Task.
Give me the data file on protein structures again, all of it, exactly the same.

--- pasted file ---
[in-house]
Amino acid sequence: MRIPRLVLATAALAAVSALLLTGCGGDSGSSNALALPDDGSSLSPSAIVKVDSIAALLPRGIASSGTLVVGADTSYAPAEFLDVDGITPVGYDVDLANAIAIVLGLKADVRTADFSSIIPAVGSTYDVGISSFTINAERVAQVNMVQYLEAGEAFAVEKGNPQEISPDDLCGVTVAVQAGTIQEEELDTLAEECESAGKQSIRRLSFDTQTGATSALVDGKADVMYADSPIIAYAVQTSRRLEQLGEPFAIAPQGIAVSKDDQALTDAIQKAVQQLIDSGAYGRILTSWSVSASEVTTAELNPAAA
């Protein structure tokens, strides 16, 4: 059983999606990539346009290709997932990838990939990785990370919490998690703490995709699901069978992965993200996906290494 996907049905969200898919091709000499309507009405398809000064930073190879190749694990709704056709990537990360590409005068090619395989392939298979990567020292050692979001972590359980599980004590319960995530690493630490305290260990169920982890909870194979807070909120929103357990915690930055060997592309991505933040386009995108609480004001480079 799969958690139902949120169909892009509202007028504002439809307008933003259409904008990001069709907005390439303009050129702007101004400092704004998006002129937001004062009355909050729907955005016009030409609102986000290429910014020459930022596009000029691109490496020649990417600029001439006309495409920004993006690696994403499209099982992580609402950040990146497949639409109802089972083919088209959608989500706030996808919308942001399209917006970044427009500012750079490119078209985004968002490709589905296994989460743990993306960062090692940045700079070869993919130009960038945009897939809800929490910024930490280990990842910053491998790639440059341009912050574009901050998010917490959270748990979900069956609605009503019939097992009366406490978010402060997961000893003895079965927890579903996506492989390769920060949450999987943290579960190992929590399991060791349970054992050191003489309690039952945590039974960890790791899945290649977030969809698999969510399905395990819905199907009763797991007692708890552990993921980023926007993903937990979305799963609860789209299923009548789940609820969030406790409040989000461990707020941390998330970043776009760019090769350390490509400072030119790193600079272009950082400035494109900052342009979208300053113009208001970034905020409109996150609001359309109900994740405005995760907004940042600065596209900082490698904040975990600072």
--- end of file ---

[in-house]
Amino acid sequence: MRIPRLVLATAALAAVSALLLTGCGGDSGSSNALALPDDGSSLSPSAIVKVDSIAALLPRGIASSGTLVVGADTSYAPAEFLDVDGITPVGYDVDLANAIAIVLGLKADVRTADFSSIIPAVGSTYDVGISSFTINAERVAQVNMVQYLEAGEAFAVEKGNPQEISPDDLCGVTVAVQAGTIQEEELDTLAEECESAGKQSIRRLSFDTQTGATSALVDGKADVMYADSPIIAYAVQTSRRLEQLGEPFAIAPQGIAVSKDDQALTDAIQKAVQQLIDSGAYGRILTSWSVSASEVTTAELNPAAA
């Protein structure tokens, strides 16, 4: 059983999606990539346009290709997932990838990939990785990370919490998690703490995709699901069978992965993200996906290494 996907049905969200898919091709000499309507009405398809000064930073190879190749694990709704056709990537990360590409005068090619395989392939298979990567020292050692979001972590359980599980004590319960995530690493630490305290260990169920982890909870194979807070909120929103357990915690930055060997592309991505933040386009995108609480004001480079 799969958690139902949120169909892009509202007028504002439809307008933003259409904008990001069709907005390439303009050129702007101004400092704004998006002129937001004062009355909050729907955005016009030409609102986000290429910014020459930022596009000029691109490496020649990417600029001439006309495409920004993006690696994403499209099982992580609402950040990146497949639409109802089972083919088209959608989500706030996808919308942001399209917006970044427009500012750079490119078209985004968002490709589905296994989460743990993306960062090692940045700079070869993919130009960038945009897939809800929490910024930490280990990842910053491998790639440059341009912050574009901050998010917490959270748990979900069956609605009503019939097992009366406490978010402060997961000893003895079965927890579903996506492989390769920060949450999987943290579960190992929590399991060791349970054992050191003489309690039952945590039974960890790791899945290649977030969809698999969510399905395990819905199907009763797991007692708890552990993921980023926007993903937990979305799963609860789209299923009548789940609820969030406790409040989000461990707020941390998330970043776009760019090769350390490509400072030119790193600079272009950082400035494109900052342009979208300053113009208001970034905020409109996150609001359309109900994740405005995760907004940042600065596209900082490698904040975990600072």